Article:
May 2004
Volume 45, Issue 13
ARVO Annual Meeting Abstract  |   May 2004
Prevalence and clinical findings of retinal angiomatous proliferation in exudative age–related macular degeneration
Author Affiliations & Notes
  • S.M. Conti
    Ophthalmology, McGill University, Montreal, PQ, Canada
  • V.R. Patel
    Ophthalmology, McGill University, Montreal, PQ, Canada
  • J.C. Chen
    Ophthalmology, McGill University, Montreal, PQ, Canada
  • Footnotes
    Commercial Relationships  S.M. Conti, None; V.R. Patel, None; J.C. Chen, None.
  • Footnotes
    Support  none
Investigative Ophthalmology & Visual Science May 2004, Vol.45, 3139. doi:
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      S.M. Conti, V.R. Patel, J.C. Chen; Prevalence and clinical findings of retinal angiomatous proliferation in exudative age–related macular degeneration . Invest. Ophthalmol. Vis. Sci. 2004;45(13):3139.

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      © ARVO (1962-2015); The Authors (2016-present)

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Abstract: : Purpose: To report: (1) the prevalence of retinal angiomatous proliferation (RAP) within a consecutive case series of patients with exudative macular degeneration; (2) the clinical, fluorescein angiography, and optical coherence tomogragphy (OCT) findings of RAP. Methods: We performed a retrospective observational review of all cases diagnosed as age–related macular degeneration over a 9–month period (February 2003 through October 2003). All patients included in the study had color fundus photos, fluorescein angiography, and OCT at the first presentation of exudative changes. Patients with non–exudative ARMD, disciform scars, or previously treated exudative lesions were excluded. Results: We identified 65 consecutive patients (80 eyes) with exudative age–related macular degeneration. The prevalence of RAP was 20% (13/65 patients, 16/80 eyes). There was a female preponderance of 77% (10/13, p = 0.05) with RAP; mean age was 79 (median 85, SD 9.6; p = 0.10 for age over 80). Hypertension, diabetes, and cardiac disease were not found to be more prevalent with RAP (p = 0.89, p = 0.20, p = 0.66, respectively). Clinical findings of RAP included intra–retinal hemorrhages in 87.5 % (14/16, p < 0.001) and intra–retinal exudates 31% (5/16, p < 0.001). Fluorescein angiography findings included a focal, limited hyperfluorescent lesion (hot–spot) in 62.5% (10/16, p < 0.001) and a serous PED in 56% (9/16, p < 0.001). OCT findings included a large serous PED in 75% (12/16 eyes, p = 0.003), intra–retinal cystic edema in 75% (12/16, p = 0.01), and intra–retinal focal hyperreflectivity in 69% (11/16, p < 0.001). Conclusions: Retinal angiomatous proliferation represents a significant percentage of exudative ARMD. The clinical signs include intra–retinal hemorrhages, intra–retinal exudates, and PED. We found OCT to be of paramount importance in the diagnosis of RAP, characteristic findings will be discussed. Fluorescein angiograms may not be sufficient alone to make the diagnosis of RAP. Although in this study ICG was not used, it may have added value in diagnosing indeterminate cases.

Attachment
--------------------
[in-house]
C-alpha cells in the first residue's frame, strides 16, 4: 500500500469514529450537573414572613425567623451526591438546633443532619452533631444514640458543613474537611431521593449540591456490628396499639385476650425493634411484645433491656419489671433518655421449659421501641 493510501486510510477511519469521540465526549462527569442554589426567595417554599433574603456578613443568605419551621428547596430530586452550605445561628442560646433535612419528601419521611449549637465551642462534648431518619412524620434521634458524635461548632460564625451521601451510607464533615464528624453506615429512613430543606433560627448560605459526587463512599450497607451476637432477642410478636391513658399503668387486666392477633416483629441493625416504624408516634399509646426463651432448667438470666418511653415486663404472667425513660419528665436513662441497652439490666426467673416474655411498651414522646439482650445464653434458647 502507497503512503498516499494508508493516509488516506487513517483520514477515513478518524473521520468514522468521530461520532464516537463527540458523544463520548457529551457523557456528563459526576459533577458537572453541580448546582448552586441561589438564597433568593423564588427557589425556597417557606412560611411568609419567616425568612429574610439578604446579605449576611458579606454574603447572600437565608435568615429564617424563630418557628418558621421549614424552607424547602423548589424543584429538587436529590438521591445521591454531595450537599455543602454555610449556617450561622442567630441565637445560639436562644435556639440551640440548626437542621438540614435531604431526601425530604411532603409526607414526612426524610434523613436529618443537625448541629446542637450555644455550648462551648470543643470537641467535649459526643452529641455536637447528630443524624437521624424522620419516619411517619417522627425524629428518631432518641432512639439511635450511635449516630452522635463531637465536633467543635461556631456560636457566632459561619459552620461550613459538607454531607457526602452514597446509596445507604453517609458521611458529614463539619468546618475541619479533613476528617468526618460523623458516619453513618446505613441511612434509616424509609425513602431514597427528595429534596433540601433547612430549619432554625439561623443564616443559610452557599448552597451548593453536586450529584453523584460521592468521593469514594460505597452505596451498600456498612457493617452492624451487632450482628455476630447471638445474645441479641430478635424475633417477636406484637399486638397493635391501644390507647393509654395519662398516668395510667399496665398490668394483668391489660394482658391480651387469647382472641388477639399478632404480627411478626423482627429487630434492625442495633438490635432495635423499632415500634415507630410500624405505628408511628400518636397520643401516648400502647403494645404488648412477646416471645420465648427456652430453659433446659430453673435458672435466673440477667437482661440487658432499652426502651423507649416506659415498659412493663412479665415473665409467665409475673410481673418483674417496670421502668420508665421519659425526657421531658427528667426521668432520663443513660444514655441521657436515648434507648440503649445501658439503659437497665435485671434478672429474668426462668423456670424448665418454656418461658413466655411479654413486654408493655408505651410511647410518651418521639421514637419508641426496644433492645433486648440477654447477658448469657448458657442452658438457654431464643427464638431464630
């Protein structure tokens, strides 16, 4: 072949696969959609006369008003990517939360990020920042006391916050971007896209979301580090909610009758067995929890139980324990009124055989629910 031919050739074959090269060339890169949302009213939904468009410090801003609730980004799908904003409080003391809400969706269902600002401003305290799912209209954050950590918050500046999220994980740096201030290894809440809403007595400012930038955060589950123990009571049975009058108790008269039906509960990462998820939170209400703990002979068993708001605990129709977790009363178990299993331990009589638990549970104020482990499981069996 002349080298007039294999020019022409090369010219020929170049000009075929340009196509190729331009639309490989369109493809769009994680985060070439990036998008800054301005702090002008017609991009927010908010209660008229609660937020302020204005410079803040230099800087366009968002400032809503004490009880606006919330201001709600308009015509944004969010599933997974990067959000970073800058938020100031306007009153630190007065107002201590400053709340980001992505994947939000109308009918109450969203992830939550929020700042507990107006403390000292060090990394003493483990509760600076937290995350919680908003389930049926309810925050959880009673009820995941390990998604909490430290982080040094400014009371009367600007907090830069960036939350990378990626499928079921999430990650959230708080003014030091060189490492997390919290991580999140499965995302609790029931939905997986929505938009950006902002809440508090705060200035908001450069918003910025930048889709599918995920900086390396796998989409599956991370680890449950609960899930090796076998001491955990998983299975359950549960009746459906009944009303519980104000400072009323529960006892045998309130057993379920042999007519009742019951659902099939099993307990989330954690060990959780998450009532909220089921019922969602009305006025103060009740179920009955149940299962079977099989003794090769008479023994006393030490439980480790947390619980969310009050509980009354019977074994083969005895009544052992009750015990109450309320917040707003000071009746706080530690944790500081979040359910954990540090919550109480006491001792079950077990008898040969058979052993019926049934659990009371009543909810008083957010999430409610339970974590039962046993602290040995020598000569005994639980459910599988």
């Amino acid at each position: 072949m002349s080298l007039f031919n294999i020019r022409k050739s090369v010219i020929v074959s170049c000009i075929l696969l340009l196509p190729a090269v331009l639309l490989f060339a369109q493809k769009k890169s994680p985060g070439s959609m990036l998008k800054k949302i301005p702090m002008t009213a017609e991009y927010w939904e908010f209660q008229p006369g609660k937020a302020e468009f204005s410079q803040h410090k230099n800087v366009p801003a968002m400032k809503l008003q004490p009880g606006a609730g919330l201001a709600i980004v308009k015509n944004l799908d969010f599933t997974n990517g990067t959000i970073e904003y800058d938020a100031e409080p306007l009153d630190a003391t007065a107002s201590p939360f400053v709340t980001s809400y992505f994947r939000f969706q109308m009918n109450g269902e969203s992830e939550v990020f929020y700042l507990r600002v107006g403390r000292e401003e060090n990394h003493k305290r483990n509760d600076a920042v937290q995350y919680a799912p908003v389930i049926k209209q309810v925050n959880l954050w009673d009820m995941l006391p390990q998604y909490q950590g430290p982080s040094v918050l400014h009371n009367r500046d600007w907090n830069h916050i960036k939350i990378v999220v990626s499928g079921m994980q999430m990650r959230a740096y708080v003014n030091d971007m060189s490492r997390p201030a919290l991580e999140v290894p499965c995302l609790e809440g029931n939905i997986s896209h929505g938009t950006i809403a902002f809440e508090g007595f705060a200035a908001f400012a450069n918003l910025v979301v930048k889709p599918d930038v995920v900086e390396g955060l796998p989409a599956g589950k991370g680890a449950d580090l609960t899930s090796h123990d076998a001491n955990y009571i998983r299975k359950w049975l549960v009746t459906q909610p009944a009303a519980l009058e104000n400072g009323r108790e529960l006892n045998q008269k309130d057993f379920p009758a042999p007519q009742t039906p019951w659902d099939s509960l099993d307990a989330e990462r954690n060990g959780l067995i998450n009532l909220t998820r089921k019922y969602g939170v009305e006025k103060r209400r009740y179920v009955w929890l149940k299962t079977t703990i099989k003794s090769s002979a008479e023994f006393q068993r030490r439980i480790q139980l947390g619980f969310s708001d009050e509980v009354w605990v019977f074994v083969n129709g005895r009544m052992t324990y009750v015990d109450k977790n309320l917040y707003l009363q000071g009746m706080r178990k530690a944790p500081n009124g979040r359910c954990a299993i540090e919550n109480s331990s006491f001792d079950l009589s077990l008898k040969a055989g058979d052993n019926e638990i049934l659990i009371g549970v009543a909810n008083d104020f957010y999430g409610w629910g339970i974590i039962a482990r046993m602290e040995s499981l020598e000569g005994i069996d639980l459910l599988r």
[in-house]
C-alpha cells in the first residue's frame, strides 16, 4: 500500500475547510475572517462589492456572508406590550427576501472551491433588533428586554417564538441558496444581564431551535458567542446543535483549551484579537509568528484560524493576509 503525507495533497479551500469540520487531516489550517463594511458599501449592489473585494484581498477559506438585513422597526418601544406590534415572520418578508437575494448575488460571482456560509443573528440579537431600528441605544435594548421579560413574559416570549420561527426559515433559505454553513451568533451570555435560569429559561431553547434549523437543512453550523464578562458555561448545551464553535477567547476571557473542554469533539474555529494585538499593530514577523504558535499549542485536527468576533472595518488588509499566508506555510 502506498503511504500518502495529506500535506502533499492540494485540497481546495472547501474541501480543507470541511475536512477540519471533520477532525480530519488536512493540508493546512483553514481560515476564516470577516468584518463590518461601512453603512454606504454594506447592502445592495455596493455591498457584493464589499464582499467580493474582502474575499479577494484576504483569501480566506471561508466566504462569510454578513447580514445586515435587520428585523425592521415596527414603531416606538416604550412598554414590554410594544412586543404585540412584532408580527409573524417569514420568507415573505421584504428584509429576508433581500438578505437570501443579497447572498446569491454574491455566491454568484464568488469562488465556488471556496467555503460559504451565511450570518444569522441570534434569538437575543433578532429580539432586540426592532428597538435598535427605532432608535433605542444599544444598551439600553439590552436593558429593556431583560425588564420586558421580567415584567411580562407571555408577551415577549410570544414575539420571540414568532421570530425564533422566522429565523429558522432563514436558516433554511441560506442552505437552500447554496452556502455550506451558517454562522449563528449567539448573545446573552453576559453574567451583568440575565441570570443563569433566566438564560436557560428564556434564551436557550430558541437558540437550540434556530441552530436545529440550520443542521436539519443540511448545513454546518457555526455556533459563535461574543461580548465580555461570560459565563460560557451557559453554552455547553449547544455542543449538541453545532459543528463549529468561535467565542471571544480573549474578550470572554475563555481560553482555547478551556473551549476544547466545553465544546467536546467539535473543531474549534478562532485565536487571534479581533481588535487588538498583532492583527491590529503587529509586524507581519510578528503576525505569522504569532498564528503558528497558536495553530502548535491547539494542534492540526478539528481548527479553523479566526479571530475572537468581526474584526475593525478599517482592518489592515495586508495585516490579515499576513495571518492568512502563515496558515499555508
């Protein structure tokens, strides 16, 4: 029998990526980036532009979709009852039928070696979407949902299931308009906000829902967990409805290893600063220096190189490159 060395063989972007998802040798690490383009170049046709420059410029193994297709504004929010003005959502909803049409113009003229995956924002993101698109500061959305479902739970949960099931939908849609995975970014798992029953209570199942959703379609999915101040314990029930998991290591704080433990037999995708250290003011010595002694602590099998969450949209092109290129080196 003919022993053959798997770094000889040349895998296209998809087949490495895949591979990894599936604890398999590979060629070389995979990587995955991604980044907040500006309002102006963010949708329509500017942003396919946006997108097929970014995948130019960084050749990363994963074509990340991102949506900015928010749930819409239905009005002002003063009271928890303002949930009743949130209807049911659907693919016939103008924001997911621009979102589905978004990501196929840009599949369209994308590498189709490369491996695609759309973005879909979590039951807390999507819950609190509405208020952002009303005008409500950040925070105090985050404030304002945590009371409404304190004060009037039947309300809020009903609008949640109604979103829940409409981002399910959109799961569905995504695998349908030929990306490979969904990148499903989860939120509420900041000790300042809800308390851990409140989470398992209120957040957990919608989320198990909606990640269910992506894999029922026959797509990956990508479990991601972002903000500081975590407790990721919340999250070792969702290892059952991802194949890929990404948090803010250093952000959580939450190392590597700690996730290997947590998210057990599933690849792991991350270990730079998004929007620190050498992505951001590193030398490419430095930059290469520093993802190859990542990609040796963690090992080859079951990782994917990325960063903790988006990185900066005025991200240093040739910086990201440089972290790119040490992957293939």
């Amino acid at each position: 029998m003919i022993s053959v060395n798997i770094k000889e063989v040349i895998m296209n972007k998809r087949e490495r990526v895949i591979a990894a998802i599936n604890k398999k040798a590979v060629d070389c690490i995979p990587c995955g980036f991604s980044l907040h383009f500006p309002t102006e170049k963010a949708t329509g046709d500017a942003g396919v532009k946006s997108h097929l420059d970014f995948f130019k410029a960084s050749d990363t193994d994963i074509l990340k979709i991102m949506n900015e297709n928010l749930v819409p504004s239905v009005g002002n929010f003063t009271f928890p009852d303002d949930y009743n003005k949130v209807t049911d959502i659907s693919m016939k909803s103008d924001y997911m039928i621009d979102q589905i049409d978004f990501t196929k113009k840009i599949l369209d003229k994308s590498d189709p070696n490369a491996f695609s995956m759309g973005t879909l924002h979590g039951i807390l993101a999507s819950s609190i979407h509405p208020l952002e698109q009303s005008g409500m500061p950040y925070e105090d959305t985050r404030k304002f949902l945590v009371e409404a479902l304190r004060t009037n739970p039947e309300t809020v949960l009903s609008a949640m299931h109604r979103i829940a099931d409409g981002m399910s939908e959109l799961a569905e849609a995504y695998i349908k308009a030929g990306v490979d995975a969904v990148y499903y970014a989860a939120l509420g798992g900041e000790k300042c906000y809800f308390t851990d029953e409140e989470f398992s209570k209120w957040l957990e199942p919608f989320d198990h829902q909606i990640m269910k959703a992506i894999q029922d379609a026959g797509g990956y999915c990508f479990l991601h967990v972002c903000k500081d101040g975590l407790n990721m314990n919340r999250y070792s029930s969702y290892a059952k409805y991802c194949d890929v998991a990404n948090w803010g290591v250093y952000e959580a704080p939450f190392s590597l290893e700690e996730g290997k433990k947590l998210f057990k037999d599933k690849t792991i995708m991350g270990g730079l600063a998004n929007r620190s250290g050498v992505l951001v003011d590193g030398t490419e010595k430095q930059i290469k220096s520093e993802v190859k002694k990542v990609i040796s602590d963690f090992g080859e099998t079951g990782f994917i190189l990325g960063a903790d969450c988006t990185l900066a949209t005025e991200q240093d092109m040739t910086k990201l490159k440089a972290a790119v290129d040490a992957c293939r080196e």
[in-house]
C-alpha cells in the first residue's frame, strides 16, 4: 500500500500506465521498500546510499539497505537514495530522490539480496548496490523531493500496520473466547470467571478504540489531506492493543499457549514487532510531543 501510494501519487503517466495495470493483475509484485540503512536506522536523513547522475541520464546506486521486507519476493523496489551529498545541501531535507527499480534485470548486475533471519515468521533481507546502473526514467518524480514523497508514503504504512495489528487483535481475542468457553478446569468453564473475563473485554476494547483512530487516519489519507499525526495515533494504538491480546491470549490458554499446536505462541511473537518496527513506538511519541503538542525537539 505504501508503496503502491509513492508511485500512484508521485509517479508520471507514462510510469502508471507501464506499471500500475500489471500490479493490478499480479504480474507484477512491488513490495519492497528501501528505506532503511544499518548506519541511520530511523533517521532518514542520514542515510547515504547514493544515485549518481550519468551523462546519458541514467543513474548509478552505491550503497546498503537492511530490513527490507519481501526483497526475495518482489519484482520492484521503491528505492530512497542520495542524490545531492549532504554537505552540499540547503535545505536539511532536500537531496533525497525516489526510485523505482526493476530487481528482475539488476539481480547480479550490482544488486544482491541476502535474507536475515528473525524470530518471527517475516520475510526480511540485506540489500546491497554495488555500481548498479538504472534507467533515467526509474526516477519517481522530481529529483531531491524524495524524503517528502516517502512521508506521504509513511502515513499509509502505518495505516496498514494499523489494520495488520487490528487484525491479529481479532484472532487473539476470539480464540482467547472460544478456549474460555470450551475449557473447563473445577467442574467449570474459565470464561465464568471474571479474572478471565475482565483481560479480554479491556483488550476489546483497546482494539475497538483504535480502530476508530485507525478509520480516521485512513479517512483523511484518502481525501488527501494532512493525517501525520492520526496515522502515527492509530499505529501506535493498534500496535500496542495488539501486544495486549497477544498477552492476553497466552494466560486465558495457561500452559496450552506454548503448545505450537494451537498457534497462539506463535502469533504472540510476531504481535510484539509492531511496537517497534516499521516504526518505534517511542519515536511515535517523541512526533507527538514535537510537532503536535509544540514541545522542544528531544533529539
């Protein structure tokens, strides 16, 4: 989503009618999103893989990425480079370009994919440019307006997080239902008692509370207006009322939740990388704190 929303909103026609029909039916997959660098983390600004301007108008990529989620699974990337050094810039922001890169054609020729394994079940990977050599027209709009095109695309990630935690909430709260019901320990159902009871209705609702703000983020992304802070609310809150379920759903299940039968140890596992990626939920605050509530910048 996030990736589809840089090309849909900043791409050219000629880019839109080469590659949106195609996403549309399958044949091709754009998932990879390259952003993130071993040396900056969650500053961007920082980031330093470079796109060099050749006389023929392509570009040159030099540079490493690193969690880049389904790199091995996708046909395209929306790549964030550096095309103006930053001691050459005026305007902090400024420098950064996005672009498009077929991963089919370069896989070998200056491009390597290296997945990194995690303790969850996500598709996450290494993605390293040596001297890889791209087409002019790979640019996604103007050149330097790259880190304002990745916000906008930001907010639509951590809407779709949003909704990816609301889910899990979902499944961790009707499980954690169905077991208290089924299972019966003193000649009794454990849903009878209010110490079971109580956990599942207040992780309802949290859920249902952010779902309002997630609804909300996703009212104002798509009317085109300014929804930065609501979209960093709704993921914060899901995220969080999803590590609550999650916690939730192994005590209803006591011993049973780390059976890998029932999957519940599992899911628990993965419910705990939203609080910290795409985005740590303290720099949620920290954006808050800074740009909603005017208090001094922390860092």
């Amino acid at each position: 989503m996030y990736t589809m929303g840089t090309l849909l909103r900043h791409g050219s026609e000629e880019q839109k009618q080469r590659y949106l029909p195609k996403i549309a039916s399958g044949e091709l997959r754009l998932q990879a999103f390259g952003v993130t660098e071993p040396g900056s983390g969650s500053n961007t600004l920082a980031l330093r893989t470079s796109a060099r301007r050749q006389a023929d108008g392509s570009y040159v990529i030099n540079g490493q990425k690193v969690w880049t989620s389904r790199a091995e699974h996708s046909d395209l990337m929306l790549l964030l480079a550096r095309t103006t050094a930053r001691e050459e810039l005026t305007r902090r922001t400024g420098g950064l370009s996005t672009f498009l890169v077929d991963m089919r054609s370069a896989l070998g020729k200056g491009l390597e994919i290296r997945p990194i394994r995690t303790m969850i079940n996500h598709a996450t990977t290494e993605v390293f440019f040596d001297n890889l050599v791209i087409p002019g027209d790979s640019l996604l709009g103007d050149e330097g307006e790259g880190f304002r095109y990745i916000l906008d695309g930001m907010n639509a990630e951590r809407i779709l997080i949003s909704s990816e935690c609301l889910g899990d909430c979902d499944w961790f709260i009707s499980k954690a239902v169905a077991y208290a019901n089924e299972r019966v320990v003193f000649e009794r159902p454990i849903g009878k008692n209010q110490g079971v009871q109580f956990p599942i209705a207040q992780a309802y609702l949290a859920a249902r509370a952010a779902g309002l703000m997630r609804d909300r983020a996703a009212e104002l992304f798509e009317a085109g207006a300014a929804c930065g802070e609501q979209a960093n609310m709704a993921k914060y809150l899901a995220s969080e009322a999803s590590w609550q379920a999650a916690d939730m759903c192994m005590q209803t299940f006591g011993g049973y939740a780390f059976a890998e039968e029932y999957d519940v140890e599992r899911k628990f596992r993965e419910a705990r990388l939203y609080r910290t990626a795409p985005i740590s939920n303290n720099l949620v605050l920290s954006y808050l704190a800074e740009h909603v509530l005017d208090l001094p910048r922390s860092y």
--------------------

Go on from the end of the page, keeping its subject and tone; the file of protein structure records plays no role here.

Keywords: age–related macular degeneration • clinical (human) or epidemiologic studies: prevalence/incidence 

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